It’s a collection of essays from the key players in the field. One of them, Geoff Parker, was a pioneer in ‘sperm competition’. When females mate with more than one male, Geoff noticed that the sperm would compete to fertilise the eggs. He wrote a groundbreaking paper in 1970 and he provides a chapter on the subject in this book. For a few years people thought the concept only applied to insects – Geoff’s speciality. In the mid-1970s I realised it could relate to birds. In the following decade, there was an incredible realisation that female promiscuity was largely ubiquitous in the animal kingdom. Darwin had said exactly the opposite – that most females were strictly monogamous. Geoff’s chapter summarises what we knew until this point.
So you are saying that the competition for the female carries on after ejaculation.
Exactly. Darwin assumed that the competition stopped once a partner was acquired. Geoff’s idea was that sexual selection continues after insemination, with males competing for fertilisation and not simply for a partner. Females are particularly promiscuous in the breeding season.
That topic continues with Bob Smith’s Sperm Competition.
Parker was invited to a US symposium organised by Bob Smith. Bob brought together everyone in the field and got them to write essays on key topics. This is a set of reviews on promiscuity and sperm competition across the animal kingdom. It was the first broad overview and recognition that sperm competition and promiscuity were ubiquitous. Smith’s own chapter on human sperm competition was exciting, stimulating and controversial.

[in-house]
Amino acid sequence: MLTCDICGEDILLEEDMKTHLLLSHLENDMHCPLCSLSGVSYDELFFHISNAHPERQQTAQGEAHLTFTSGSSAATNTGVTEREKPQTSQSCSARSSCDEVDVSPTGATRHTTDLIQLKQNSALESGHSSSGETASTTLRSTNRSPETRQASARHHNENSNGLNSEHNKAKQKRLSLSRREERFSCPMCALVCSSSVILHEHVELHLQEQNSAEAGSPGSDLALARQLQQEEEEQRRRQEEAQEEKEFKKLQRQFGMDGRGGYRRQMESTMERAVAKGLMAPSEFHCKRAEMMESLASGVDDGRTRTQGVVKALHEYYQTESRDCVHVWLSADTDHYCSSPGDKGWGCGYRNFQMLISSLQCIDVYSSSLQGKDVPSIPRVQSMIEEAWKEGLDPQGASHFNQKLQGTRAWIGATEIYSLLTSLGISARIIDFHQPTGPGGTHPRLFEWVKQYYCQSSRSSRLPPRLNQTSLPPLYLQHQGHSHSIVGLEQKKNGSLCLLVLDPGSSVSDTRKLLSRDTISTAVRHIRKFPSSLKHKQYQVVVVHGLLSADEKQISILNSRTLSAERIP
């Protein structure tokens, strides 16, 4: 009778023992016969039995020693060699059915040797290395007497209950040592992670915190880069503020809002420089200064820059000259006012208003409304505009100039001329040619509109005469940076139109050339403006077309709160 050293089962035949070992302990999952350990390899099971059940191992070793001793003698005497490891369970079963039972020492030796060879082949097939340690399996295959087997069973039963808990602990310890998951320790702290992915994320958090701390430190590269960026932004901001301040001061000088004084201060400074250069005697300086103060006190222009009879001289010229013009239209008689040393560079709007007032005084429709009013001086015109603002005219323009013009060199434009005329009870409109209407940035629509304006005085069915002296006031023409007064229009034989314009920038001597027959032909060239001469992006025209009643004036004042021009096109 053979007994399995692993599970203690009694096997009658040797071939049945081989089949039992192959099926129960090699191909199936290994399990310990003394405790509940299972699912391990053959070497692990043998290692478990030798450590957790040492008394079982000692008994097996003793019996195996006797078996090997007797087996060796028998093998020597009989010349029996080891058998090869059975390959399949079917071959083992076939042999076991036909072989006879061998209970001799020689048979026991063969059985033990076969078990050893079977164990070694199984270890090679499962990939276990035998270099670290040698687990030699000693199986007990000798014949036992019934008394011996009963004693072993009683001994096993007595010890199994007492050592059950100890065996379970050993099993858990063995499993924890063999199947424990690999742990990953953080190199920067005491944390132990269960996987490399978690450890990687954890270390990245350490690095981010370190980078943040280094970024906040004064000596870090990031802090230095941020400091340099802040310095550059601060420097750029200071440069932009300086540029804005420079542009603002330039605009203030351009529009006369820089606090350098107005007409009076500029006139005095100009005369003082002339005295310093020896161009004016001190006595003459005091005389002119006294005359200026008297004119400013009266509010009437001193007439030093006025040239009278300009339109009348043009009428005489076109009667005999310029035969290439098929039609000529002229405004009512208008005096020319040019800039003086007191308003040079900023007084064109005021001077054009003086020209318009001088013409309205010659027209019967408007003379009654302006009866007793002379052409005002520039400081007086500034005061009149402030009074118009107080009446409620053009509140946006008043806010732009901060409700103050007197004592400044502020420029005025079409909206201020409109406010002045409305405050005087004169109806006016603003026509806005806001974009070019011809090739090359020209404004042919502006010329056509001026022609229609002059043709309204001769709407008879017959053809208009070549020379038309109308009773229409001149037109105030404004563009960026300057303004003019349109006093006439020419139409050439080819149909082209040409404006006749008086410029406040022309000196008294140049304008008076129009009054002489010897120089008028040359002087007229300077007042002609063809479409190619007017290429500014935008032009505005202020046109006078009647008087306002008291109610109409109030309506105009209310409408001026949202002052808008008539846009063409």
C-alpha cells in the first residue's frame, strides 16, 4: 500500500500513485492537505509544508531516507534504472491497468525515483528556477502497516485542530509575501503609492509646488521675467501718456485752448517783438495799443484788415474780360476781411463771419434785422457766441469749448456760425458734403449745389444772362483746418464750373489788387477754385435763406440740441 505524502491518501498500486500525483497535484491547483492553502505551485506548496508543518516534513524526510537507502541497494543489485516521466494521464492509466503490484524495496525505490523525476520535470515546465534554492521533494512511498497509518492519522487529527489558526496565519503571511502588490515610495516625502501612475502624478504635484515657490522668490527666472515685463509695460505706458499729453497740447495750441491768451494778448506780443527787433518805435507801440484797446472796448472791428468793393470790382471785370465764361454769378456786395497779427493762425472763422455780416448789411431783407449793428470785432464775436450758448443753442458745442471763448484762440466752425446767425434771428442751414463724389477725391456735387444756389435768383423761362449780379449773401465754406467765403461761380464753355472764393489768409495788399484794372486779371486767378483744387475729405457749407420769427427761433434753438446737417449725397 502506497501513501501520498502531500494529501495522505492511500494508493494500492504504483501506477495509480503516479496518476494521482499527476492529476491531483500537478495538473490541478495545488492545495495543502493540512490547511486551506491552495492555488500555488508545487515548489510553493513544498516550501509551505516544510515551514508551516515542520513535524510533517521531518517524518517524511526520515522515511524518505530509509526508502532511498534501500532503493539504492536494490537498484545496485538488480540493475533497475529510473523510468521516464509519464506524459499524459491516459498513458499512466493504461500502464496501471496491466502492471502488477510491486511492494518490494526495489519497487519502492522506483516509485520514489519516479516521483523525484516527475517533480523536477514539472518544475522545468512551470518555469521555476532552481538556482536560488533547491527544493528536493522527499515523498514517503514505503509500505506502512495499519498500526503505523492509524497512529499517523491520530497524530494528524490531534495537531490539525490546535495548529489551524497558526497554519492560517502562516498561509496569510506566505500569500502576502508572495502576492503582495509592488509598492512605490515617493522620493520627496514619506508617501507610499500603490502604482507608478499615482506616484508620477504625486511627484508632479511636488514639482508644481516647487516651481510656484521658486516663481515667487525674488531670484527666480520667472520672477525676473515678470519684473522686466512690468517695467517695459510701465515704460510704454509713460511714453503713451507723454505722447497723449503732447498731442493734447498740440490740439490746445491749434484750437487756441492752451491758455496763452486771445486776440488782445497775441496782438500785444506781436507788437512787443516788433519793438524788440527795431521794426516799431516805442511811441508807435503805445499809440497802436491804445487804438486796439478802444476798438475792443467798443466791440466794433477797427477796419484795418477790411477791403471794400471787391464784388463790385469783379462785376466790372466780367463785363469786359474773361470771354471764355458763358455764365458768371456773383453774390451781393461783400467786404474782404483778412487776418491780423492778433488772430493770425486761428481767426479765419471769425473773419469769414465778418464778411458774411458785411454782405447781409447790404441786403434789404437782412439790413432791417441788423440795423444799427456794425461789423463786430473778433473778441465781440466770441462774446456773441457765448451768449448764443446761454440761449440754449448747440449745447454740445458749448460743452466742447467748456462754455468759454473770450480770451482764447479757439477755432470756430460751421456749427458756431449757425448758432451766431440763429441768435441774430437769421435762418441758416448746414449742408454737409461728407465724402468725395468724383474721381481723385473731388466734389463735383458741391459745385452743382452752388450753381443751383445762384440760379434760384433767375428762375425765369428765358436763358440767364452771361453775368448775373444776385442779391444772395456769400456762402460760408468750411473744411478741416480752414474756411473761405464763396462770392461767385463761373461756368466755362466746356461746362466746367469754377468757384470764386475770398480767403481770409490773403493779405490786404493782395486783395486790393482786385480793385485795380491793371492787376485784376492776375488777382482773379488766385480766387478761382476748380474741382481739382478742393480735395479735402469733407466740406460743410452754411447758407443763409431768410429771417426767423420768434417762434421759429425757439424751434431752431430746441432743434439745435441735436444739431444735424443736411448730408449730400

Until that point, we were rather reserved about these things. The implicit assumption was that female humans were monogamous, even though males were not. There’s a section on testes size in primates. It turns out that the relative size of testes in any animal group strongly correlates with the degree of promiscuity in that species. Therefore, gorillas have tiny testes for their body size, whereas chimpanzees have enormous ones. In gorilla societies, you have huge silverback males who can afford to produce relatively few sperm because they don’t need to compete. By contrast, male and female chimpanzees copulate with everyone in the troupe, every day. The males need huge quantities of sperm to do that.
Exhausting, but exhilarating. What Bob Smith did was to fit humans into the data for primates. Humans are at the lower end of the scale. We’re not as exciting as chimpanzees but not as dull as gorillas.
William Eberhard looks at things from a different perspective in Female Control.
A criticism of early pioneers like Geoff Parker and me was that we were sexist because we only studied males. Male traits are much easier to study than female ones. It’s hardly surprising we researched the easy bits first.
Why are females more difficult to study?
If you look at pre-copulation displays, males are much more brazen. They show off their attributes. Females are more subtle in the way they make their choices. You can’t tell what’s going on in a peahen’s head when she’s surrounded by peacocks. But you can see the males strutting and fanning.